Introduction Chapter 1: Food and Place: An Introduction Pascale Joassart-Marcelli and Fernando J. Bosco Chapter 2: A Place Perspective on Food: Key Concepts and Theoretical Foundations Pascale Joassart-Marcelli and Fernando J. Bosco Part I: Food Regimes Chapter 3: Networks of Global Production and Resistance: Meat, Dairy and Place Alida Cantor, Jody Emel, and Harvey Neo Chapter 4: Genetically Modified Crops and the Remaking of Latin America's Food Landscape Elizabeth Fitting Chapter 5: Farm Labor, Immigration and Race Lise Nelson Chapter 6: Ethical Food and Global Commodity Chains Hannah Evans and Pascale Joassart-Marcelli Chapter 7: Global Hunger: Poverty, Inequality, and Vulnerability Daniel Ervin, Cascade Tuholske, and David Lopez-Carr Part II: Foodscapes Chapter 8: Food and Gentrification: How Foodies are Transforming Urban Neighborhoods Pascale Joassart-Marcelli and Fernando J. Bosco Chapter 9: Can Place Cause Obesity? A Critical Perspective on the Food Environment Julie Guthman Chapter 10: Food Banks and the Devolution of Anti-Hunger Policy Daniel N. Warshawsky Chapter 11: Spaces of Alternative Food: Urban Agriculture, Community Gardens, and Farmers Markets Fernando J. Bosco and Pascale Joassart-Marcelli Part III: Bodies Chapter 12: Food, Ethnicity, and Place: Producing Identity and Difference Pascale Joassart-Marcelli, Zia Salim, and Vienne Vu Chapter 13: Critical Nutrition: Critical and Feminist Perspectives on Bodily Nourishment Jessica Hayes-Conroy and Allison Hayes-Conroy Chapter 14: Food, Biopower, and the Child's Body as a Scale of Intervention Sarah E. Dempsey and Kristina E. Gibson Chapter 15: Cooking at Home: Gender, Class, Race, and Social Reproduction Pascale Joassart-Marcelli and Enrico Marcelli Chapter 16: Chefs Celebrities, Experts, or Advocates? Blaire O'Neal and Pascale Joassart-Marcelli Glossary Index
Pascale Joassart-Marcelli is professor of geography at and director of the Urban Studies Program at San Diego State University. Fernando Bosco is professor of geography and graduate advisor for the doctoral program in geography at San Diego State University.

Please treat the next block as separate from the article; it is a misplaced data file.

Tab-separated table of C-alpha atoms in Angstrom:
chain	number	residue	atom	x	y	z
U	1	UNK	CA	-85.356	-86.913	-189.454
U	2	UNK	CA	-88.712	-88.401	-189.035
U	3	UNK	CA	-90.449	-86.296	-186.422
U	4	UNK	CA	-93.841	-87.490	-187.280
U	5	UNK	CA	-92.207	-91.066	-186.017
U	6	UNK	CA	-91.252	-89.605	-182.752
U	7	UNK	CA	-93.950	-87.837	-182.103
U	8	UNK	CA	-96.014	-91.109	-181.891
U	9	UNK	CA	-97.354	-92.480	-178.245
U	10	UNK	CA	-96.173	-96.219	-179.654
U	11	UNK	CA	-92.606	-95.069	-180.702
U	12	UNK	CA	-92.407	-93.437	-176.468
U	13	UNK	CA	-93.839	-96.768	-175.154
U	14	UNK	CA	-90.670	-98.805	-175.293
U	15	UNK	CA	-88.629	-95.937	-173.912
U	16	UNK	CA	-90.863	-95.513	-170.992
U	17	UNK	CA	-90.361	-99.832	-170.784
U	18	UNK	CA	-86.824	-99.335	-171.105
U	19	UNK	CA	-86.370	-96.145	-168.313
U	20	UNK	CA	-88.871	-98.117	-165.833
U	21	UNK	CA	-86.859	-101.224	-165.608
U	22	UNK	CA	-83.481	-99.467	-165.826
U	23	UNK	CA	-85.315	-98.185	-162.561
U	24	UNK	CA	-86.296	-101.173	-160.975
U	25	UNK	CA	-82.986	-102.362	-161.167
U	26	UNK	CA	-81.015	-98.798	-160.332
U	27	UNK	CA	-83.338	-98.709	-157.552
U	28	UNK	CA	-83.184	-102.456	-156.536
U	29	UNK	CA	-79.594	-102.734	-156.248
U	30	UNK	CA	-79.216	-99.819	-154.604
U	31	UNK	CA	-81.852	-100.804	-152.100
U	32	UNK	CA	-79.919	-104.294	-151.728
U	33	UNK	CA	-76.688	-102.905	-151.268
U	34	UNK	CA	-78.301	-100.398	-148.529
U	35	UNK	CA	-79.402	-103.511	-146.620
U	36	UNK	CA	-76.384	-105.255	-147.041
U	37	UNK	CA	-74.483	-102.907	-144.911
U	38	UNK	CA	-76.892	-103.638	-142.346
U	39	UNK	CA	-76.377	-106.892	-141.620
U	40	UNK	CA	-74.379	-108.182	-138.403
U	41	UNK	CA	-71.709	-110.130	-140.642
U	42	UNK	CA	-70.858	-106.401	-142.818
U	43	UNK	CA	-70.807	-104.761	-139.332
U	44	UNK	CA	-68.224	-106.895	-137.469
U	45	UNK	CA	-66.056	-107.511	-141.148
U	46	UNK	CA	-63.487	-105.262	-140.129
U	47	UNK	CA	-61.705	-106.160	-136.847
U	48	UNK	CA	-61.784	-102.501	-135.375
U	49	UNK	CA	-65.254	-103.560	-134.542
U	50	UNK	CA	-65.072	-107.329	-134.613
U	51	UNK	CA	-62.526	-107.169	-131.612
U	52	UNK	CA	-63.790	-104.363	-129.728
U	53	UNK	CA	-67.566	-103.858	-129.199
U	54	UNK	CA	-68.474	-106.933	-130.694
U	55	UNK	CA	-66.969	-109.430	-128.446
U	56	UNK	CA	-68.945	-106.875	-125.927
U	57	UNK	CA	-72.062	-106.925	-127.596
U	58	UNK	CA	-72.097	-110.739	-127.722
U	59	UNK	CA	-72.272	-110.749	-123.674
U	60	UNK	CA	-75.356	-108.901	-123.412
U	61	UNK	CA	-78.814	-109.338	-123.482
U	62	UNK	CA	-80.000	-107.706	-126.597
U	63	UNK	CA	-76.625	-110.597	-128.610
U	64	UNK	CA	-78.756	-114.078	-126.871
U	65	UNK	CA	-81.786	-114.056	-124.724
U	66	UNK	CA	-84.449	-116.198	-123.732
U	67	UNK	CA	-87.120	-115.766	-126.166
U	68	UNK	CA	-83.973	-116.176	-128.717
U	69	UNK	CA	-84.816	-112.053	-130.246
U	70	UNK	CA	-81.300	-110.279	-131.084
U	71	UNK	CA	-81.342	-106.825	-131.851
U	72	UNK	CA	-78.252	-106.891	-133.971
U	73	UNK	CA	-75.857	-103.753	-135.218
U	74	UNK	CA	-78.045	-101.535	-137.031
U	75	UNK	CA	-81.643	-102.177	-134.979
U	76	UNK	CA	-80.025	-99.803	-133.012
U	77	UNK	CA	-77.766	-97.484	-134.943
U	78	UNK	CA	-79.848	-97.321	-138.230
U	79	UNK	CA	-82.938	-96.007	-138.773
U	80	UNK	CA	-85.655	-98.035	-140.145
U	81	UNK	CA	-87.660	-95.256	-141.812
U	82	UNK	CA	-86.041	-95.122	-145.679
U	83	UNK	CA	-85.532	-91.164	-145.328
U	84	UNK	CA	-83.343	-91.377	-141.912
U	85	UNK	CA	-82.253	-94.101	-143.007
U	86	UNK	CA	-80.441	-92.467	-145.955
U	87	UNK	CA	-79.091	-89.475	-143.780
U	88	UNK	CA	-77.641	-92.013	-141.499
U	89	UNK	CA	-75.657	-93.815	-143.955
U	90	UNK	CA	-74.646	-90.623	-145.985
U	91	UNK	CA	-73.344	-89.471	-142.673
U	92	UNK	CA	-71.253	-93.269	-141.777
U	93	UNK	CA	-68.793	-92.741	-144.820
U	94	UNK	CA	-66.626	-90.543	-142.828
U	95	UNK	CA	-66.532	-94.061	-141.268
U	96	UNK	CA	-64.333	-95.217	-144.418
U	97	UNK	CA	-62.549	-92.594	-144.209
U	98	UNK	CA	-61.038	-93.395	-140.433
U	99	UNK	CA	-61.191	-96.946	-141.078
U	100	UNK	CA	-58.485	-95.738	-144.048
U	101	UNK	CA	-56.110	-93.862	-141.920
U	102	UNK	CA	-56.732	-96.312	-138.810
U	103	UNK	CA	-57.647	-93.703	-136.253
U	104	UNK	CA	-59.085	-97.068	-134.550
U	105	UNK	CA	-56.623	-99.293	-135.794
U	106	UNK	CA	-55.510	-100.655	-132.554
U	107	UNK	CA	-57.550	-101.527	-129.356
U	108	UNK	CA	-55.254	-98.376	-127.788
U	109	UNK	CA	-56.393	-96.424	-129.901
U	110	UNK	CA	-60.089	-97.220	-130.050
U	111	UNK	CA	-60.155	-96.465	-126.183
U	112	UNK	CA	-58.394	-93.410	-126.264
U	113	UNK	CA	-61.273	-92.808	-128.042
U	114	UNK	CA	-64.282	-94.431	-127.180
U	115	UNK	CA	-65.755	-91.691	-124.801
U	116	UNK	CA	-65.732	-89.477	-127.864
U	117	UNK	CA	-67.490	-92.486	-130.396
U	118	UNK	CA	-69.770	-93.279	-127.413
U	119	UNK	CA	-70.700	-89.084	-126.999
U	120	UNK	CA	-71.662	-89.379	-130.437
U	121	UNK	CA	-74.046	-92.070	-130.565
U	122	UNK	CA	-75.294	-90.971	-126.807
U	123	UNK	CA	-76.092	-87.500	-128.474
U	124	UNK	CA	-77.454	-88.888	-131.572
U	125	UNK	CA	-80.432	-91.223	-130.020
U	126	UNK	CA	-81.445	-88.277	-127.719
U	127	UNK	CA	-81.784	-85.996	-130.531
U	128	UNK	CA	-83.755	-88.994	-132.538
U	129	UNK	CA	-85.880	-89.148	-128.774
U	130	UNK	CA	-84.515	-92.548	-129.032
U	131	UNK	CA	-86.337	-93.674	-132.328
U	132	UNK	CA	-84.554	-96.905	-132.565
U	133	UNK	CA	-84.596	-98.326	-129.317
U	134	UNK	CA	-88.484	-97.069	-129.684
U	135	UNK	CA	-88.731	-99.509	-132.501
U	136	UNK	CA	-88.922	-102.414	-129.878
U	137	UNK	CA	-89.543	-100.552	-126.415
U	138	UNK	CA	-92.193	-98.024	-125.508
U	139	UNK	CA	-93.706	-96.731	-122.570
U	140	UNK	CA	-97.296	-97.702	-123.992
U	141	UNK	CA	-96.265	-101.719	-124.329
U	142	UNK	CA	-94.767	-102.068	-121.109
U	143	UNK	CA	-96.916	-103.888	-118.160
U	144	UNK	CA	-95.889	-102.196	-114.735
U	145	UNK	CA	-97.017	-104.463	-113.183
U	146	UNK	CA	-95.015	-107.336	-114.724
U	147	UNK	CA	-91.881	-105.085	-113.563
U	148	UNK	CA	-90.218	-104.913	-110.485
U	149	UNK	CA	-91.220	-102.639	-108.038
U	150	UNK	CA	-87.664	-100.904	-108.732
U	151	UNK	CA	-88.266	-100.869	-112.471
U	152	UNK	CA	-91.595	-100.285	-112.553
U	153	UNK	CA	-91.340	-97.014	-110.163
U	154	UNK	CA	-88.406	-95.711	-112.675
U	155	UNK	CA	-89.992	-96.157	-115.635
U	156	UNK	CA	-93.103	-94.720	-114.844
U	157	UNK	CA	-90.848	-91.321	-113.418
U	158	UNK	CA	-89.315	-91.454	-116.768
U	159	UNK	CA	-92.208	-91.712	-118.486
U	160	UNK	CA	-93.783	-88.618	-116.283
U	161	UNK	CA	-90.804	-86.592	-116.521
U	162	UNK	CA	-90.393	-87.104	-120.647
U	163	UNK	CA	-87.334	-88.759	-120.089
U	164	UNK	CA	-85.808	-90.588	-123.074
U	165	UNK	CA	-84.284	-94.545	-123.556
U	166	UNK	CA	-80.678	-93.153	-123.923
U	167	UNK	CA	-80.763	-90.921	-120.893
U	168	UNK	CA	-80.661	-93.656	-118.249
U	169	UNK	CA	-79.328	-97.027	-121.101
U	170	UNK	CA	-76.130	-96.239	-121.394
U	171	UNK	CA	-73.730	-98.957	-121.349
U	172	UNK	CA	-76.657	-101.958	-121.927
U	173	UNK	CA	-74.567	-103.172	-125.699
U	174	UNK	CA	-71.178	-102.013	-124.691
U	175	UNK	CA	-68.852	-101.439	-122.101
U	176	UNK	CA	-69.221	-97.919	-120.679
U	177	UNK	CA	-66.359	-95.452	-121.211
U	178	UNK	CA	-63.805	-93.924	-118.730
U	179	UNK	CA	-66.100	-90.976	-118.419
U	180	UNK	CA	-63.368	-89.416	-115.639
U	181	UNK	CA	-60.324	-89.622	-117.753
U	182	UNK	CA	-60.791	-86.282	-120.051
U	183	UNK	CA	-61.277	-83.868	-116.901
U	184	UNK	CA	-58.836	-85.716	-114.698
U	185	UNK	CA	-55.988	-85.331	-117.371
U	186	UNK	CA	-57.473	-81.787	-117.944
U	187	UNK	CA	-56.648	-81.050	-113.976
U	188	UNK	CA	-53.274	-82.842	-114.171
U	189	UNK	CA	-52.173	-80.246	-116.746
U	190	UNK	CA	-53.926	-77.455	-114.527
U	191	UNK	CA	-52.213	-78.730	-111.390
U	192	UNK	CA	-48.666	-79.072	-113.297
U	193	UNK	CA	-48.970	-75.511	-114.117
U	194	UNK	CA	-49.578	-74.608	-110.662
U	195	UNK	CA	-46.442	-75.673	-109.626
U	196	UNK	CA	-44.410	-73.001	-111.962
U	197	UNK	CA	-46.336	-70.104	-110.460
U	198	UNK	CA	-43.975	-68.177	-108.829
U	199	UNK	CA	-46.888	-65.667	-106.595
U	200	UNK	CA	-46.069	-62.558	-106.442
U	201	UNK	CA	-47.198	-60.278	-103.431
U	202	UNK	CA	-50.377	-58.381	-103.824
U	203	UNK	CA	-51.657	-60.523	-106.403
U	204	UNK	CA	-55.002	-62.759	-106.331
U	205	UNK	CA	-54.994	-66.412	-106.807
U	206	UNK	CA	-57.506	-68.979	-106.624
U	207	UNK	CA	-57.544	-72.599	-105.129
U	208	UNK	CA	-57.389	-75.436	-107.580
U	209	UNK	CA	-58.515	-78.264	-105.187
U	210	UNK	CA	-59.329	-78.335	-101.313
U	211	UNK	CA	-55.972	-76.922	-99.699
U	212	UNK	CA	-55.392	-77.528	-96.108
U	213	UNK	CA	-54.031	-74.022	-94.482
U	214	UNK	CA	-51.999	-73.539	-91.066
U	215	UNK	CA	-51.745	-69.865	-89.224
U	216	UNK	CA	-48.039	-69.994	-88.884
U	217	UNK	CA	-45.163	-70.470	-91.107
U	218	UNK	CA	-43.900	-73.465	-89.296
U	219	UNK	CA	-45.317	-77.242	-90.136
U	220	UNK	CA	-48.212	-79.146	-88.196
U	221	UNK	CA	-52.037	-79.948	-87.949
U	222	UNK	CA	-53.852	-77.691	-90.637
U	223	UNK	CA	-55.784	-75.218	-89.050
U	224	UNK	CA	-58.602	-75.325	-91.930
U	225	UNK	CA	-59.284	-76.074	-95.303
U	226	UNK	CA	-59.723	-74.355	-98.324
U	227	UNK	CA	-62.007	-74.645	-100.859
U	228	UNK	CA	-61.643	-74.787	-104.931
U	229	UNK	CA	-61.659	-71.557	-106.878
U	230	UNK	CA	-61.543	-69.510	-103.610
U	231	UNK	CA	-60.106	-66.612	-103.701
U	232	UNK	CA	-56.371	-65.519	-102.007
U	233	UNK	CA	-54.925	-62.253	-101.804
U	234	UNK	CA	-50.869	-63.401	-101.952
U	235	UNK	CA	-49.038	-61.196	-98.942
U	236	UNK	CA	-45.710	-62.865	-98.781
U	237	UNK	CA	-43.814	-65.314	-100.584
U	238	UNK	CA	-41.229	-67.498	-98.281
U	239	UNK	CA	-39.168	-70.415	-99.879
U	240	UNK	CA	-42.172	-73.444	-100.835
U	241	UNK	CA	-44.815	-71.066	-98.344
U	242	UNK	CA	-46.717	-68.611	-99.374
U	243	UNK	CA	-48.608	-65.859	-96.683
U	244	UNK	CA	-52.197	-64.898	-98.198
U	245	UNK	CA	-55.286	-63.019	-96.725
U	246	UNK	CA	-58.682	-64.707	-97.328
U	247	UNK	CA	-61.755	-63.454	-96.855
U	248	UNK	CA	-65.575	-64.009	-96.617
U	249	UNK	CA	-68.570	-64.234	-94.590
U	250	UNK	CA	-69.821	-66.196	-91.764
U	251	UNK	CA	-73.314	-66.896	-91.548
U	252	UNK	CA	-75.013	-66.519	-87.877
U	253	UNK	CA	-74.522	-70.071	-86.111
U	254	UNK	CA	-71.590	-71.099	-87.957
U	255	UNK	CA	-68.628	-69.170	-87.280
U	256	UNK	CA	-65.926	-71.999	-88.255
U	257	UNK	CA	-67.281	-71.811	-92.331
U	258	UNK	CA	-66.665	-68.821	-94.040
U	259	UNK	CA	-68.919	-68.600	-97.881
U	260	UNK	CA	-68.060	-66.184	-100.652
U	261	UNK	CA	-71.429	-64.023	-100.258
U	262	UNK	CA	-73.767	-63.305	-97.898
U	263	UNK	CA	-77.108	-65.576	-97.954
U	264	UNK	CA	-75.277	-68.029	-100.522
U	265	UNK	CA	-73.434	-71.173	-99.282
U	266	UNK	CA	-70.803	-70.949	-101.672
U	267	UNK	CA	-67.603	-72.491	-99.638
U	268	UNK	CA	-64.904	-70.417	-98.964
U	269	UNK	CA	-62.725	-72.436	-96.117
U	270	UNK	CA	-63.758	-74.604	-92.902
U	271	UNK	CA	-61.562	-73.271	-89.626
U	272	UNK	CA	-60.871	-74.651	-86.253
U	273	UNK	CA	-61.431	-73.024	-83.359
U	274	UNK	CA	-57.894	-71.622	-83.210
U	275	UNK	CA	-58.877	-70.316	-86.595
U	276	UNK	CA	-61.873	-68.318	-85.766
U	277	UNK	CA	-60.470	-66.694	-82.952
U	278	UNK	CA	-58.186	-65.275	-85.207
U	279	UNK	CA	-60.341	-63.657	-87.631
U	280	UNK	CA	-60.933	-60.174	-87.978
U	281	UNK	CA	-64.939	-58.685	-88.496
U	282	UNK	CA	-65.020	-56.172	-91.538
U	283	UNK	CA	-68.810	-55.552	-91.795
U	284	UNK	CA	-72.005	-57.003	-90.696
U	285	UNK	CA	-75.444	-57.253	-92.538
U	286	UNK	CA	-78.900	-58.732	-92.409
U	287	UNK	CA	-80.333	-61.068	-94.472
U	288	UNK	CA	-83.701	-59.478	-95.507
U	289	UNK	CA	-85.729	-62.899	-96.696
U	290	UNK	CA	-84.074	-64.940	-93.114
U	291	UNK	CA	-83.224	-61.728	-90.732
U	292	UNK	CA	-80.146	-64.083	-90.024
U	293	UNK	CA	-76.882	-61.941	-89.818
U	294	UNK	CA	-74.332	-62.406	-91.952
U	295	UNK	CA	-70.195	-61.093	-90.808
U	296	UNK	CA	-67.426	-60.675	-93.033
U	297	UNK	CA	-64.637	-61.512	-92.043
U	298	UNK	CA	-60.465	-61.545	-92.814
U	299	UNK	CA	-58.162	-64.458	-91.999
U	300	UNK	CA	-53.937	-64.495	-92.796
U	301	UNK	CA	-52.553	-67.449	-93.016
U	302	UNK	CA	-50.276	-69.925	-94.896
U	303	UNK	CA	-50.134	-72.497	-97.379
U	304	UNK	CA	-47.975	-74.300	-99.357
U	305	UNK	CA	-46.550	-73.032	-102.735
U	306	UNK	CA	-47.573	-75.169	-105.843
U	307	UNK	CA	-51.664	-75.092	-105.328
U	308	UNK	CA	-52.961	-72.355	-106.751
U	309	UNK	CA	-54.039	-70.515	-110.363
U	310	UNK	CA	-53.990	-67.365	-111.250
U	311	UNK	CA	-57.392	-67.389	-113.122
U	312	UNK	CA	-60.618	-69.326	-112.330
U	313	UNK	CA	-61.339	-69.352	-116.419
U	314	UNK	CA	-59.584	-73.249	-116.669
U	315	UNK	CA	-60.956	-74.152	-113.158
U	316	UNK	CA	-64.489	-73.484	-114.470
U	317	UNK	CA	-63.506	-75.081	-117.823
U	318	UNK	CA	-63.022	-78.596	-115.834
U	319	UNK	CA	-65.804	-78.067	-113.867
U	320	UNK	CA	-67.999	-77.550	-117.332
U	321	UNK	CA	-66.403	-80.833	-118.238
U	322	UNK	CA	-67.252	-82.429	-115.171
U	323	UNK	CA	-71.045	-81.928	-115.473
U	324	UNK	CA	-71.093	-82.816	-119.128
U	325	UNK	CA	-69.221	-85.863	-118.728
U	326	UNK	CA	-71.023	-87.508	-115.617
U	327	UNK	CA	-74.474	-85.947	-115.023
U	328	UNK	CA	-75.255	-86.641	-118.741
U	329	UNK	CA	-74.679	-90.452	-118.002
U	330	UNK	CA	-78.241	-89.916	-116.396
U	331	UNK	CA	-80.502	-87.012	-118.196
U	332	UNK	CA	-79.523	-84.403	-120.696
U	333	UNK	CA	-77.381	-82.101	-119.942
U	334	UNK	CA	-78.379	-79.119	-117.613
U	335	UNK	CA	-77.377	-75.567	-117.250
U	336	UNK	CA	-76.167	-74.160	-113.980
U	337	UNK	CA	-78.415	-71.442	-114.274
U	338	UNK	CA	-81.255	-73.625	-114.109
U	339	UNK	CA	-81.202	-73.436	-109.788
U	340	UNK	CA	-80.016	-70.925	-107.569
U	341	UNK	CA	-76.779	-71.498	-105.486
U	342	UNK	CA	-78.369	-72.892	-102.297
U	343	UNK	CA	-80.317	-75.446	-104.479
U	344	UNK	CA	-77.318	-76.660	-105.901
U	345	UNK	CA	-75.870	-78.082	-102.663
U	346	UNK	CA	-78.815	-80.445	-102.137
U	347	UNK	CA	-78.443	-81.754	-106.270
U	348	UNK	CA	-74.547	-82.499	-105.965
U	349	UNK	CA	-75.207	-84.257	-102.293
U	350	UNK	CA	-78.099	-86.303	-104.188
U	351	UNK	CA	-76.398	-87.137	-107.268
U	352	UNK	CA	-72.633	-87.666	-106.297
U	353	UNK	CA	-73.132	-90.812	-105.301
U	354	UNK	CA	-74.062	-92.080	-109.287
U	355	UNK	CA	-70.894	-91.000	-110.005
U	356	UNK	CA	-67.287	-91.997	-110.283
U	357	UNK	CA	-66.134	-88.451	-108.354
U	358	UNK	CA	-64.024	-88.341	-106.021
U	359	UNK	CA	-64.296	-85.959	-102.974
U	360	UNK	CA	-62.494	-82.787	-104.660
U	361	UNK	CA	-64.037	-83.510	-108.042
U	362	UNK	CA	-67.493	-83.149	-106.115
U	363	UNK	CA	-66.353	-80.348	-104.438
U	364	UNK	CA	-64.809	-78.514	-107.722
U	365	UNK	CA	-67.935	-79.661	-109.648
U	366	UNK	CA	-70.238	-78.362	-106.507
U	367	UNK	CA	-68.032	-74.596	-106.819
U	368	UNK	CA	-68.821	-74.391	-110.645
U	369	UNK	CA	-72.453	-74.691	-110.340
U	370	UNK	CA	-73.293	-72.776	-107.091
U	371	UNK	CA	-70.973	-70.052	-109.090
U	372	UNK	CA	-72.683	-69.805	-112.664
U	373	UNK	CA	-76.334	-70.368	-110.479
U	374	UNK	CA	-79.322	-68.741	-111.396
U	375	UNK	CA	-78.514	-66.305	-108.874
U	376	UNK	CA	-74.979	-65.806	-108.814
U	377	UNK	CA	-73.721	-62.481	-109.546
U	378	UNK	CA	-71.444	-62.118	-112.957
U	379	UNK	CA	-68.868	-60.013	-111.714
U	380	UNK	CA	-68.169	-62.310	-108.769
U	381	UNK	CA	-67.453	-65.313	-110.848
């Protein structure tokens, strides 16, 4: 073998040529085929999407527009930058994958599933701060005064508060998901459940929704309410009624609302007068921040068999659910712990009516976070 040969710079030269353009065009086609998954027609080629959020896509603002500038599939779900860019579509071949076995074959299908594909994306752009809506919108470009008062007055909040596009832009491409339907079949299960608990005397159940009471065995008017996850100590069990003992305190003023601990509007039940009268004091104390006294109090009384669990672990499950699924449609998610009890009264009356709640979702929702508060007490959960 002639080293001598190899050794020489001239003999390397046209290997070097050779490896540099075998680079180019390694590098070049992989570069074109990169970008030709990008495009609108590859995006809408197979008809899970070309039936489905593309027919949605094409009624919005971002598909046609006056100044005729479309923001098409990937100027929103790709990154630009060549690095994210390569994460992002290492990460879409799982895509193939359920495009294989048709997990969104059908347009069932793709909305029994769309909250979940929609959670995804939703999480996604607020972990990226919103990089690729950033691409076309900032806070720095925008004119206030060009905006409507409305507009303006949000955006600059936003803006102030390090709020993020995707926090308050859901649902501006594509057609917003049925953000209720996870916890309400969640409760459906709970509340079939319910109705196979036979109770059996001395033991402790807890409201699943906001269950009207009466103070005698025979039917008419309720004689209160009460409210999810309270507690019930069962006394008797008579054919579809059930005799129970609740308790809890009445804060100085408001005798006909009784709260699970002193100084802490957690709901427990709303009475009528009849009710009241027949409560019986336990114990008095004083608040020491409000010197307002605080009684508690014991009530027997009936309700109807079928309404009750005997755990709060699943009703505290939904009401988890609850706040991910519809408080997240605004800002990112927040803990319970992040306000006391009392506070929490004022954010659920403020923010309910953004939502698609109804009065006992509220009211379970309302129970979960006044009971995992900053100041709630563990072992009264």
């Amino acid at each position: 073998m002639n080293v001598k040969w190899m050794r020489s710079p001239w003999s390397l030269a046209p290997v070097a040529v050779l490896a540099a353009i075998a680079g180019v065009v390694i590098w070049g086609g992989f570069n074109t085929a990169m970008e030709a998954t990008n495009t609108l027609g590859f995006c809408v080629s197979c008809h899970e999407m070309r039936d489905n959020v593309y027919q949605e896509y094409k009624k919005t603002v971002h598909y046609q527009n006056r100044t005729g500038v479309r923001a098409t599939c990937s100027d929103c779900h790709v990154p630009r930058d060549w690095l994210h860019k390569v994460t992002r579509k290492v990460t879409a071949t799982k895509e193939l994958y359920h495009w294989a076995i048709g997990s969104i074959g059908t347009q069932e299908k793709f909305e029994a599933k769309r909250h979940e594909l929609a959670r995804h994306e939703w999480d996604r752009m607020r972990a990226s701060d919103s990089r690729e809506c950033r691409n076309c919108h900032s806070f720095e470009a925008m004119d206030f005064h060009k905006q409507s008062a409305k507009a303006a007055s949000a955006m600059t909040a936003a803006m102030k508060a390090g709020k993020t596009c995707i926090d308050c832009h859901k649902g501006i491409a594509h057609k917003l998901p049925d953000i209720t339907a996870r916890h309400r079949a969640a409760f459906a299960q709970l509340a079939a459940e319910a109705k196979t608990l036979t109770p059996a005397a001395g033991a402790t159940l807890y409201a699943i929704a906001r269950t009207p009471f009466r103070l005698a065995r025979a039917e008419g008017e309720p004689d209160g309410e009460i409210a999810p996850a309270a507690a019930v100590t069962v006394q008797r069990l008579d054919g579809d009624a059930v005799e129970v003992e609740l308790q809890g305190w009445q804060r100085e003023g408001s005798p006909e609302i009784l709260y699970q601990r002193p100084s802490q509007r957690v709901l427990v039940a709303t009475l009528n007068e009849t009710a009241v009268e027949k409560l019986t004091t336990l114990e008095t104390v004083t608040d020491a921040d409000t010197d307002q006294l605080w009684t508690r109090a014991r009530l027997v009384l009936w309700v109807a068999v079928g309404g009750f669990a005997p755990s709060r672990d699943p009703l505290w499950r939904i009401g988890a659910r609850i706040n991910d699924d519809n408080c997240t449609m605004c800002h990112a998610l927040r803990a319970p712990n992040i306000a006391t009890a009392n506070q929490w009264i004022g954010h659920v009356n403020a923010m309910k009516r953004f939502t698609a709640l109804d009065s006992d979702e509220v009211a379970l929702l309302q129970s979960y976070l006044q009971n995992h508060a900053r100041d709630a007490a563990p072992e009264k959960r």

This is not a dry weighty compendium intended to be memorized and regurgitated at exam time. It is provocative and engaging reading offering fresh perspectives on the food challenges encountered in everyday life today.... Most engaging are the "food for thought" segments between chapters, which allow the reader to "digest" the material through reflection, activities, and recipes intended to get the reader out in the community as a participant-observer or in the kitchen as a critically aware cook.... In sum, Food and Place: A Critical Exploration is not only a fascinating college textbook, which, in this case, is not an oxymoron. But also it will resonate with the general public interested in provocative contemporary questions such as: Why don't we eat dogs? Does your neighborhood make you fat? Do community gardens encourage urban gentrification? Can cheese save a local economy? Is the kitchen an oppressive place? * New York Journal of Books * This exciting and expansive book convincingly argues that place is an essential lens through which to view all aspects of the food system, from bodies to landscapes to global economic flows. It is essential reading for scholars, students, activists, and policy makers working to create a more just and sustainable food system. -- Alison Alkon, Associate Professor of Sociology, University of the Pacific Across the globe, how are food practices, from production to consumption, shaped by the spaces in which they occur, and in turn, how do they transform places and contribute to place-making? This thoroughly engaging critical analysis takes us from GMOs to gentrification and from bio-politics to body politics, making it a must read for activists and academics alike. -- Julian Agyeman, Tufts University Across the globe, how are food practices, from production to consumption, shaped by the spaces in which they occur, and, in turn, how do they transform places and contribute to place-making? This thoroughly engaging critical analysis takes us from GMOs to gentrification and from bio-politics to body politics, making it a must read for activists and academics alike. -- Julian Agyeman, Tufts University Offering students lucid explanations of key concepts, this collection is an excellent introduction to today's food and farming issues. Drawing on the latest research from multiple disciplines, the authors cover the central debates in areas such as ethical eating, social policy, and food politics. Students will come away with a deeper understanding of the spatiality of food practices, the ways food makes place, and how relations of power-race, gender, class-always shape these geographies. -- Rachel Slocum, SIT Graduate Institute Food systems are as dynamic as the global economy they have developed within. Because of this, we require vigilant and far-reaching analyses of the changes within food systems and how, in turn, these place-based changes disrupt people's lives. This excellent book, including some of today's most important scholars of food and place, does just this. -- Nik Heynen, University of Georgia Food systems are as dynamic as the global economy they have developed within. Because of this, we require vigilant and far-reaching analyses of the changes within food systems and how, in turn, these place-based changes disrupt people's lives. This excellent book, including some of today's most important scholars of food and place, does just this. -- Nik Heynen, University of Georgia Food and Place is a powerful collection of essays that explores the intimate relationships between what we eat and where we live-and how those relationships shape individual and geographic identities. Joassart-Marcelli and Bosco link global industrial food regimes to the landscapes they produce and the cultural meanings inherent in the food people ultimately consume. Their through-line is justice: for immigrant pickers and slaughterhouse workers, for urban communities facing food insecurity, and for diverse individuals confronting exclusionary food cultures. This is an important book for anyone interested in the critical role of food in our lives, livelihoods, and environments. -- Jennifer Wolch, University of California, Berkeley